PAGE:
Easter: A demarcation of Bear Paw seasonsHowdy Beaver
March 28, 2002
Easter: A demarcation of Bear Paw seasons
One of our favorite times of year is Easter. In this land of such definite seasons, Easter always marks the change from a long winter to a time of spring, rebirth, and sowing the seeds for a harvest far away.
For some reason when we think of Easter, we think of old-timers who homesteaded in the beautiful Bear Paws. We can see young children going out to hillsides strewn with purple crocuses or pasqueflowers, picking them and bringing them in to a tired mother who, as she changes the flower pedals to dye, sends her children to the chicken coop to gather a few eggs. Before long, the family has beautiful purple eggs as a part of its Easter celebration. Or maybe a mother and father do all that dying in the dead of night, then hide the colored eggs on the hillside under trees for their children to find Easter morning proof once again that there is an Easter bunny and he visited their isolated homestead way up Cowan Coulee on Clear Creek.
And for some reason, Easter always reminds us of meadowlarks. How blessed we are to have those wonderful birds on our prairies and mountain meadows. Their song is so wonderful. We think of small homestead children listening to the meadowlark's song and heading out to rid the country of a few gophers and getting paid for doing it.
The meadowlark's song is some six distinct notes going da, da, dadadada. We would have to whistle it for you to get the mood. But anyway, the meadowlark's song is saying, "Gophers, three cents a tail." Now we don't know why we think about that this time of year, but we do.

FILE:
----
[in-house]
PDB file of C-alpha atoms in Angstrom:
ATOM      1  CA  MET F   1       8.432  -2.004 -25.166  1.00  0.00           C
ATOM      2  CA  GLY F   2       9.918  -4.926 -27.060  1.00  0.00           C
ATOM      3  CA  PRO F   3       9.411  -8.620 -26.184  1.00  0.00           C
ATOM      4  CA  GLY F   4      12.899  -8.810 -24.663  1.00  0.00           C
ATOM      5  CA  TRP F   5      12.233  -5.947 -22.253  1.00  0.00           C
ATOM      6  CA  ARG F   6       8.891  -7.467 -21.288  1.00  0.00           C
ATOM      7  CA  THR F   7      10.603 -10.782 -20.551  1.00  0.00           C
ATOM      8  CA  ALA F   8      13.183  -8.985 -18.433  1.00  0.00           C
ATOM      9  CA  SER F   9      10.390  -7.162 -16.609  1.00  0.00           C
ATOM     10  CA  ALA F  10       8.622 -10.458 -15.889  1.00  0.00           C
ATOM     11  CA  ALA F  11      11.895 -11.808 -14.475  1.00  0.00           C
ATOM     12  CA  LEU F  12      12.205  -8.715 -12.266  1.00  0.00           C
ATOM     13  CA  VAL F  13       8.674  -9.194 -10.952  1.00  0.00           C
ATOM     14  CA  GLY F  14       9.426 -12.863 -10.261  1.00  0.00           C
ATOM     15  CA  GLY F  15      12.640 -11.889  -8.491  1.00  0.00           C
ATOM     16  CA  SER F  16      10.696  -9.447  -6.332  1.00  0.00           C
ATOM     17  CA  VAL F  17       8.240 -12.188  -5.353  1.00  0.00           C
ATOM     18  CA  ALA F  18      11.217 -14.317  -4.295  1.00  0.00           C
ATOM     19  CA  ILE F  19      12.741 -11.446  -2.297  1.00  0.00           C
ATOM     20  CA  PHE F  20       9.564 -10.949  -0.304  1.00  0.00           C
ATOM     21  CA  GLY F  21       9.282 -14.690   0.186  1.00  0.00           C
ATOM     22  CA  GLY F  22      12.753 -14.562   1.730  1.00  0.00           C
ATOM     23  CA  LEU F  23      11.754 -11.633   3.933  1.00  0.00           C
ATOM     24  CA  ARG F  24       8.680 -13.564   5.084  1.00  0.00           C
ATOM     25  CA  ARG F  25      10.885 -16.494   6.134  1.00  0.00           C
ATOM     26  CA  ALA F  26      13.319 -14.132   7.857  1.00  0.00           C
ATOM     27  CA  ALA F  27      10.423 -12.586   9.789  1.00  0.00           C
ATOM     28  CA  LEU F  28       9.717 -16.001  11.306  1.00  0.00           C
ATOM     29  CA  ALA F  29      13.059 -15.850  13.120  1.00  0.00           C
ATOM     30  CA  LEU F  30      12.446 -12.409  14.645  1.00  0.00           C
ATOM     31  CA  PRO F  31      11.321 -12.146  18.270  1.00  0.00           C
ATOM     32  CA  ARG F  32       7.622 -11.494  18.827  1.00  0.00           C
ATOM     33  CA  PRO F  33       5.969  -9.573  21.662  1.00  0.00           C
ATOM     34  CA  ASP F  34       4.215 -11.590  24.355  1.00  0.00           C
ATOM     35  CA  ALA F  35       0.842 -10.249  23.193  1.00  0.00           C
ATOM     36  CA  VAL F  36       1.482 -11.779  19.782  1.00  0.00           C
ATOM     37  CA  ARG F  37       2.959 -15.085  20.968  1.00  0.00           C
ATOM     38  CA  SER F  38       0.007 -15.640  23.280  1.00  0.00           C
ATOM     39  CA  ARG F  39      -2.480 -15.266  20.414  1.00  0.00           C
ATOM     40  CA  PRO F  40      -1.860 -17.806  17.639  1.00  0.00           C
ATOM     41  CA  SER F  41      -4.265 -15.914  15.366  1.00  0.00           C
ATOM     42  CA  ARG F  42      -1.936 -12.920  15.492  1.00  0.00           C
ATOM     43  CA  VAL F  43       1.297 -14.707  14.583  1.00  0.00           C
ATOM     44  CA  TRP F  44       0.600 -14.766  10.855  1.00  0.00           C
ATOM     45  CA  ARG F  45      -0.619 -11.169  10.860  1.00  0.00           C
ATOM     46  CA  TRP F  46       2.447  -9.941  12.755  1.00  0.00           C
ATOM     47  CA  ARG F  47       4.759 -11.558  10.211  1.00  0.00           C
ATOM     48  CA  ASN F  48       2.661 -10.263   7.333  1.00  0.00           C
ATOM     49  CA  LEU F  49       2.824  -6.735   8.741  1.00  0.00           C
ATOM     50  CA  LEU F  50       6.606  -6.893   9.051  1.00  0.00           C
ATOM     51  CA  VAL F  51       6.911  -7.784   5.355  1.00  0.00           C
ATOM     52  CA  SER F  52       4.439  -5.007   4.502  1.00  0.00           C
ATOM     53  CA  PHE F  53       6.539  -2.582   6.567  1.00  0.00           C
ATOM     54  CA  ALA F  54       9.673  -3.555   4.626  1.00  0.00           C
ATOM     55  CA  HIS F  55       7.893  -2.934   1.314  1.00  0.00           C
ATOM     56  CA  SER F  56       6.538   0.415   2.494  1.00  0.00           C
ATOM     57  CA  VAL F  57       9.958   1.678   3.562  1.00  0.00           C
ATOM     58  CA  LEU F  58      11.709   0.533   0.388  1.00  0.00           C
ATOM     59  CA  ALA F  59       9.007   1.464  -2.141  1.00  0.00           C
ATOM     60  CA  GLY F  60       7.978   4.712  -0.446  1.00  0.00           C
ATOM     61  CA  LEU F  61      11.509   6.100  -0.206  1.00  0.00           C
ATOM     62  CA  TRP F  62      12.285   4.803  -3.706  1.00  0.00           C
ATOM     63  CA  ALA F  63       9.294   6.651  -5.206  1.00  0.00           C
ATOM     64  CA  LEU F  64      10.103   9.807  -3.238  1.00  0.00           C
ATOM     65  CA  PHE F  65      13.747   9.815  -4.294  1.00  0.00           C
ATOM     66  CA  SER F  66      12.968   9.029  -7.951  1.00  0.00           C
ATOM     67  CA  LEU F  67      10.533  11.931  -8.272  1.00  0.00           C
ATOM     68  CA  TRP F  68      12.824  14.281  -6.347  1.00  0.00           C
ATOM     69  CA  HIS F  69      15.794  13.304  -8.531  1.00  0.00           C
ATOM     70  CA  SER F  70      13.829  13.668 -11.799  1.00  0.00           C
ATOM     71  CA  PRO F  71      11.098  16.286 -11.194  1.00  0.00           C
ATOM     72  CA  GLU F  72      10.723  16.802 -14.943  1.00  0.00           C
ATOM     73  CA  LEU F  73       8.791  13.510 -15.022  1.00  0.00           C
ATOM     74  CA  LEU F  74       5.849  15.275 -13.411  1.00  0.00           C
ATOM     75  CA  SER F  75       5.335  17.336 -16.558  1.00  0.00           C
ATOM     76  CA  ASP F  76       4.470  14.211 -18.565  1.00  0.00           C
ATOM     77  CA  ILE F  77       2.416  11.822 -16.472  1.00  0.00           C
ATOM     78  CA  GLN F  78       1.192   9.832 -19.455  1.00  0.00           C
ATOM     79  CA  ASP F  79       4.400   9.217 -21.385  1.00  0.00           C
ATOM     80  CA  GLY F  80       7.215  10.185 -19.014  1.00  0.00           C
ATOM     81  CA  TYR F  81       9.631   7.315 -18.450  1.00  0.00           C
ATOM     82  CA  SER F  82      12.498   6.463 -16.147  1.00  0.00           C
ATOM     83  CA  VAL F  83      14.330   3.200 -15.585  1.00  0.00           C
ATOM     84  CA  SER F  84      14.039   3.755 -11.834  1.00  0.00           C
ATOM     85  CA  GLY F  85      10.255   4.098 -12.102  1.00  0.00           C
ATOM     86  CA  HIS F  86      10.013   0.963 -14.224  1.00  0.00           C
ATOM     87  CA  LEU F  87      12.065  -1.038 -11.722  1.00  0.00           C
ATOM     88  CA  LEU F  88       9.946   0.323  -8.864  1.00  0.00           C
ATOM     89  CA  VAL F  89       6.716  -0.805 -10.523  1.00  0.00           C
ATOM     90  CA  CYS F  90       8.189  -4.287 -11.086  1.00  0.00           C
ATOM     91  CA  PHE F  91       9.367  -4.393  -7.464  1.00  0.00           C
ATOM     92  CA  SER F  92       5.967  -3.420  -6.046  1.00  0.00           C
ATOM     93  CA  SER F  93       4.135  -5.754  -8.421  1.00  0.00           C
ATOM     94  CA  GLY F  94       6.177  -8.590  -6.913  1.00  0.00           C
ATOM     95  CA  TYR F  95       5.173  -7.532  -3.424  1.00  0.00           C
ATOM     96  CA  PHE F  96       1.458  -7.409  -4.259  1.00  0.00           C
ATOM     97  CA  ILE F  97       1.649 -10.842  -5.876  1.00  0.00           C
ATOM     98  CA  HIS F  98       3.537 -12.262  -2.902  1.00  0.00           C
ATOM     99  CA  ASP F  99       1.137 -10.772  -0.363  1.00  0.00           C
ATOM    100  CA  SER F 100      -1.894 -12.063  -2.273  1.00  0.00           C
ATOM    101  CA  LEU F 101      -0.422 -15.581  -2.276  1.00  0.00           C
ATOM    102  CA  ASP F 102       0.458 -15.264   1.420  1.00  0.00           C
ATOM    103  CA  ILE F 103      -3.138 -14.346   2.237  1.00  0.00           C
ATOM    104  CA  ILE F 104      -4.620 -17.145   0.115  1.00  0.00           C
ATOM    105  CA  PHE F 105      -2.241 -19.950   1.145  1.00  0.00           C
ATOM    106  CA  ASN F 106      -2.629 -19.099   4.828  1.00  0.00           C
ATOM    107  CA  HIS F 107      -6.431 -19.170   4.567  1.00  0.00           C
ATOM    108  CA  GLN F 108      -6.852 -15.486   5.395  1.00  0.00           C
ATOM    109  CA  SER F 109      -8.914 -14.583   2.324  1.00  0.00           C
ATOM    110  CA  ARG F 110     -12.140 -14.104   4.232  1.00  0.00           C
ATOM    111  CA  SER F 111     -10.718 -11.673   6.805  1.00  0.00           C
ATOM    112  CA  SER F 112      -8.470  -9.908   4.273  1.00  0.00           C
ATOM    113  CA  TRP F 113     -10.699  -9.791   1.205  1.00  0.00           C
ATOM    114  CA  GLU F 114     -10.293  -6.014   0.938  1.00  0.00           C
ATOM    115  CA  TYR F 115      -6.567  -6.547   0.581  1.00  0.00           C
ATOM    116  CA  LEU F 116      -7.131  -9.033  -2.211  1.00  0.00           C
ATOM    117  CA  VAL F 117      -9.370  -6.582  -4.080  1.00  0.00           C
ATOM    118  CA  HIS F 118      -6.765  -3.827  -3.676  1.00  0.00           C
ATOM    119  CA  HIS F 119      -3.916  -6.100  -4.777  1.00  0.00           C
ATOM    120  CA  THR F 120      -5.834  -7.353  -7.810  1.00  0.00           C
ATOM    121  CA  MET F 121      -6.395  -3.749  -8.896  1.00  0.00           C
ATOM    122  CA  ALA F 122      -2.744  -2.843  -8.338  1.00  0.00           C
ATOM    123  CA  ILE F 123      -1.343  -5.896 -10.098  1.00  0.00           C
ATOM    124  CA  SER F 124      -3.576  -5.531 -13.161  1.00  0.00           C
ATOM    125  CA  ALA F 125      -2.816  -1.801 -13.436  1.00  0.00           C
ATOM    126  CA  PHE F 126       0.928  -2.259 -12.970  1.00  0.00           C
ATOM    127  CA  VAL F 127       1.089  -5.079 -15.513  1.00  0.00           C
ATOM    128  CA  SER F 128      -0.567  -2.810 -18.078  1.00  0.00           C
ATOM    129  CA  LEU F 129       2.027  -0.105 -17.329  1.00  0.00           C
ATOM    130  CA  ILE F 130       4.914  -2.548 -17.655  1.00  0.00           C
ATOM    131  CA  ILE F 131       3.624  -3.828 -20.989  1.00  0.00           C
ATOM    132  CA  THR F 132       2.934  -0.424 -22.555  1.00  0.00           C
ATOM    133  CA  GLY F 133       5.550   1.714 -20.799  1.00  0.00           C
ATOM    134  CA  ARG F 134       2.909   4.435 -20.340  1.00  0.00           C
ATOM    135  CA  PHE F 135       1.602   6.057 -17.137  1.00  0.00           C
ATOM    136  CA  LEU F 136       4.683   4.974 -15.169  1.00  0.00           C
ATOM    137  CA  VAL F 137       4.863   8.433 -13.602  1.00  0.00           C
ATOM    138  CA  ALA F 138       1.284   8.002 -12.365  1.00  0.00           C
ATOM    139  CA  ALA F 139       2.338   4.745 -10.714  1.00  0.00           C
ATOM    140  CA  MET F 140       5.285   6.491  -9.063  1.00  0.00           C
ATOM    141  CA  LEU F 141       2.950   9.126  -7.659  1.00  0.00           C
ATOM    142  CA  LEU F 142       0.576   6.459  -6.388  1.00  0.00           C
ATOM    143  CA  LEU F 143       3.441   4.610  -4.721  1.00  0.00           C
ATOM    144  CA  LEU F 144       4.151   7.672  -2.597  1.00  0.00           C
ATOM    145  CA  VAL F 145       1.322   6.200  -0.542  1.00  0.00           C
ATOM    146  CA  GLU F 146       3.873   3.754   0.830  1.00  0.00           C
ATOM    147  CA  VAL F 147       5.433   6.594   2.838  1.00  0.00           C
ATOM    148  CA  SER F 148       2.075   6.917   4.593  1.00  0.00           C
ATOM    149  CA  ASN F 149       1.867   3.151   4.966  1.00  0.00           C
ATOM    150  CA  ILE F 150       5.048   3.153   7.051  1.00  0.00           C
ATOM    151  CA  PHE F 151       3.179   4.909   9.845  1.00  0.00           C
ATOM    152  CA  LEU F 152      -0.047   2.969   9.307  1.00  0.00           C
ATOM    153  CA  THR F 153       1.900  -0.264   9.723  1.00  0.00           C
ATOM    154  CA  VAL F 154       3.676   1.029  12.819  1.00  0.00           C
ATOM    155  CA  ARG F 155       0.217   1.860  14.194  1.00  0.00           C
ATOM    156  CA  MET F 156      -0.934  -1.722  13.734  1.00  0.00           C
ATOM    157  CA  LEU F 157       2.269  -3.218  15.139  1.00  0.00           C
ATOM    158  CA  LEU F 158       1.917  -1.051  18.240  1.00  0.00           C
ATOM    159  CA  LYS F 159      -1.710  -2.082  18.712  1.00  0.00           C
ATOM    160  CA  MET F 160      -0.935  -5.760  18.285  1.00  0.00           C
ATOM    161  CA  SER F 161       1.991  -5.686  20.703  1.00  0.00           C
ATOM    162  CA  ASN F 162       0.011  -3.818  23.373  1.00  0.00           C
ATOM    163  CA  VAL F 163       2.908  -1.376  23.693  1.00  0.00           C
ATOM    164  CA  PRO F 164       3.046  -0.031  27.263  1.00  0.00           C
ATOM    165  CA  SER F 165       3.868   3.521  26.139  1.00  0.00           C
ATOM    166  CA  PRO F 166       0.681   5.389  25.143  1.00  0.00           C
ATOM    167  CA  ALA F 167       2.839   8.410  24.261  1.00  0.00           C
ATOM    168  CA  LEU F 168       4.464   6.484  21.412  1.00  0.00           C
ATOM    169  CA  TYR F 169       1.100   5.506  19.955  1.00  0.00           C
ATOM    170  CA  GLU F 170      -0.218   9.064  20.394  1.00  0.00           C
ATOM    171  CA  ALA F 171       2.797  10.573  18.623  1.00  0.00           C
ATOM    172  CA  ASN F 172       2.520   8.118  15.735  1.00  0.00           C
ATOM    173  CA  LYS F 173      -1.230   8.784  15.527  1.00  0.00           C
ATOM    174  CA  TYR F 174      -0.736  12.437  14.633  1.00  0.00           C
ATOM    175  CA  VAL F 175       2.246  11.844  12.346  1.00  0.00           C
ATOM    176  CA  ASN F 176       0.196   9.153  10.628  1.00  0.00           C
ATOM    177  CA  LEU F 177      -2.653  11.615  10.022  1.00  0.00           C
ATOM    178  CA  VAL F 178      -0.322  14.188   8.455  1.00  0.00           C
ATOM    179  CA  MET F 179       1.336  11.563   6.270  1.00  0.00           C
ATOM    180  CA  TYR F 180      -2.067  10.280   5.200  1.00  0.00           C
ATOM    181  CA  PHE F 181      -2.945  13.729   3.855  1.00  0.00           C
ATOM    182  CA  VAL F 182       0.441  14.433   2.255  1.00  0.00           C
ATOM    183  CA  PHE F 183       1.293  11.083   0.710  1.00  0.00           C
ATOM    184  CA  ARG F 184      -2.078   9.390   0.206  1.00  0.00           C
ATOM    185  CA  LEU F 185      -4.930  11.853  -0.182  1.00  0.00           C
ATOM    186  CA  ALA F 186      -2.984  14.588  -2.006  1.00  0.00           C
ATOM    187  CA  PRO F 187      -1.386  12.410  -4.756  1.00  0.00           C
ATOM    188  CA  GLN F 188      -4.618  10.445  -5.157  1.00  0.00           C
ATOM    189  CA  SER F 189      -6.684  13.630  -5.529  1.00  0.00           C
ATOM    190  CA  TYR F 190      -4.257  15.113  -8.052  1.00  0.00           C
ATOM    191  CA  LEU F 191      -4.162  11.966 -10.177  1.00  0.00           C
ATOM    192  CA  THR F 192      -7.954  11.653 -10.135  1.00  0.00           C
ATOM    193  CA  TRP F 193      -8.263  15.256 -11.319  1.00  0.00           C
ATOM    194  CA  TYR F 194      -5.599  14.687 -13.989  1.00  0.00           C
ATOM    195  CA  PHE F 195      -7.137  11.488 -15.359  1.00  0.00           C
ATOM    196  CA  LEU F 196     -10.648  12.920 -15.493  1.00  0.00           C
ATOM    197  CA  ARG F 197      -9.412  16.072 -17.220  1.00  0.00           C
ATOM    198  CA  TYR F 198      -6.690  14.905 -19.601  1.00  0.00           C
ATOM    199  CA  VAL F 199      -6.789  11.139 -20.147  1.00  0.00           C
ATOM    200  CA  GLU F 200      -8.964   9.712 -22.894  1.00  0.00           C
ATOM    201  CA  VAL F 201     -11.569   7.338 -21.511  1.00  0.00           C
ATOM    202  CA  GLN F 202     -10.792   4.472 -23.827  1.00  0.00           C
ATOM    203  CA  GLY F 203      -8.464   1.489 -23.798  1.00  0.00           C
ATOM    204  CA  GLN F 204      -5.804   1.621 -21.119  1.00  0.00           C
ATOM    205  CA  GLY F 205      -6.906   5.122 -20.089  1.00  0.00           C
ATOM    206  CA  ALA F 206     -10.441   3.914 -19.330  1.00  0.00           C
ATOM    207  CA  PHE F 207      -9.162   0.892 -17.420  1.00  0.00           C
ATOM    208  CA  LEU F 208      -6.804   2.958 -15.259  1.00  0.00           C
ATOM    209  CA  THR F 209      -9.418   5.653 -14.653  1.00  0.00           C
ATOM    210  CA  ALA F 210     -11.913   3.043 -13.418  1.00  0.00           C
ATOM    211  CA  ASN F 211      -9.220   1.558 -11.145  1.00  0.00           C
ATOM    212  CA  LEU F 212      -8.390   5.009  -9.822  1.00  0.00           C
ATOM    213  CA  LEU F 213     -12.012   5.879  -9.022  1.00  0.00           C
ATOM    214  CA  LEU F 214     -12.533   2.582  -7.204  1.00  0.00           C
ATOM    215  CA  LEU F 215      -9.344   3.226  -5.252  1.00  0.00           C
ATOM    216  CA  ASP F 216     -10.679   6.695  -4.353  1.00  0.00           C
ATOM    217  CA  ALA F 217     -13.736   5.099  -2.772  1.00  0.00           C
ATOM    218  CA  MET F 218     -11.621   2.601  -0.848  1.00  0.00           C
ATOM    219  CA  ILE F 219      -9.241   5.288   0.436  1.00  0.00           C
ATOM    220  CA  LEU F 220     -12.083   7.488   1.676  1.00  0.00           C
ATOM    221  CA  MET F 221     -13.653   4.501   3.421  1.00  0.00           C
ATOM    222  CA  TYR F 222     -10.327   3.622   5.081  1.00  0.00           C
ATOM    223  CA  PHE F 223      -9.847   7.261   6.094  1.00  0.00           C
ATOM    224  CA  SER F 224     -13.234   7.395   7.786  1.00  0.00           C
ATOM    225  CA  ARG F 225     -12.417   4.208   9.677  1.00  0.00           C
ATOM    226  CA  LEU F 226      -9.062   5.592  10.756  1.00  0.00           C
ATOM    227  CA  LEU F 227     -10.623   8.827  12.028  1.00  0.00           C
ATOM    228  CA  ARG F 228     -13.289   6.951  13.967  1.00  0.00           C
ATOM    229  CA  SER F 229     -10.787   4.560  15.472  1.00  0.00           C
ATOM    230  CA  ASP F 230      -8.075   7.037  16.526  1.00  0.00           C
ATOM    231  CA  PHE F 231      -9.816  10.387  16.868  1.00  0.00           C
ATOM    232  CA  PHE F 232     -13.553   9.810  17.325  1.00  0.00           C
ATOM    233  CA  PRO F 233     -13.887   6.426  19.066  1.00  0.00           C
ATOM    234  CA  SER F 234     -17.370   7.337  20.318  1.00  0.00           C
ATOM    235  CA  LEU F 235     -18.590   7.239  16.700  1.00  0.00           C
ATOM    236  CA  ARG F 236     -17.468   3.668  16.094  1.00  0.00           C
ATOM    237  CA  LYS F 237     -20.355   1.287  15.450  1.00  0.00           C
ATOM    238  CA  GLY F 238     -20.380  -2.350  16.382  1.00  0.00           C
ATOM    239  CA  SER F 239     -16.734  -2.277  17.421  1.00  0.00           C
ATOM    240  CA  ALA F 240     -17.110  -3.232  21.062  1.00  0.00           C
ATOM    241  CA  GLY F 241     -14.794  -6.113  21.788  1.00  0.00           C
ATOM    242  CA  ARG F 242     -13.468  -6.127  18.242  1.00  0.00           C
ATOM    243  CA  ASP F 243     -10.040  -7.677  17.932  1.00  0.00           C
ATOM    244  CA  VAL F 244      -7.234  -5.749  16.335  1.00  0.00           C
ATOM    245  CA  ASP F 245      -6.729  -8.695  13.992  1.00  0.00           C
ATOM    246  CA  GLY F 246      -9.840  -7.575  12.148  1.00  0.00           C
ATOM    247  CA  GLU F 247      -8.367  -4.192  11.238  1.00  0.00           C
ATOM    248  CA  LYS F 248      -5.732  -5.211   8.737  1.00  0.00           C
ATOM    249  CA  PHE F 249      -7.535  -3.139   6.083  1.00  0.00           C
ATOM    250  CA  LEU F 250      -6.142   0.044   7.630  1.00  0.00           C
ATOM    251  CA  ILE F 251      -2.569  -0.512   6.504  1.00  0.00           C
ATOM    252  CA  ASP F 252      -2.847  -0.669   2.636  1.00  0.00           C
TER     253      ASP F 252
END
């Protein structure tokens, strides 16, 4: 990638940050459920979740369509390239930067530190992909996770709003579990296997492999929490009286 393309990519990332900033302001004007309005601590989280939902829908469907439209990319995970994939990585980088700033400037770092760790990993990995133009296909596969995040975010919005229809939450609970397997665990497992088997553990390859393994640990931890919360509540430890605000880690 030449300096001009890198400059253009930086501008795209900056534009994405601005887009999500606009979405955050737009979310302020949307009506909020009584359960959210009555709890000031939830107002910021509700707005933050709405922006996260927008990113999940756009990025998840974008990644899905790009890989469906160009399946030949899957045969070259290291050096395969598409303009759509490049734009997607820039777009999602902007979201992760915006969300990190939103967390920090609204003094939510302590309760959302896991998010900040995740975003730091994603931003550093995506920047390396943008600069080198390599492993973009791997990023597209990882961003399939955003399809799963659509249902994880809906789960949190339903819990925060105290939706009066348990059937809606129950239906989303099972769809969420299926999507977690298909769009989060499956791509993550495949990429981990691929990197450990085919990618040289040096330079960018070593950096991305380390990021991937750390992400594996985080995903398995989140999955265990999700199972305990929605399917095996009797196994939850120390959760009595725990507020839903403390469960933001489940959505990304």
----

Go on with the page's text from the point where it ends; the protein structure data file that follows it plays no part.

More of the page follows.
Mostly, though, we think of that great compact that we are a part of. It starts at Christmas, continues through Easter and is as grand a promise as those rainbows after a Beaver Creek rain.
That makes us think that the good Lord is telling us of life everlasting in every buttercup and roosterhead that pops out of the cold ground this time of year.
So when we get to church on Easter Sunday and hear that great old hymn, "Christ the Lord is Risen Today," why, we have already heard it that morning in the trees, the clouds, the mountains, the aspens and the meadowlarks that greeted us as we stepped out of our door. Could there ever be a better land than this? Could there ever be a better promise and compact?
From us and ours to you and yours, a very happy and meaningful Easter.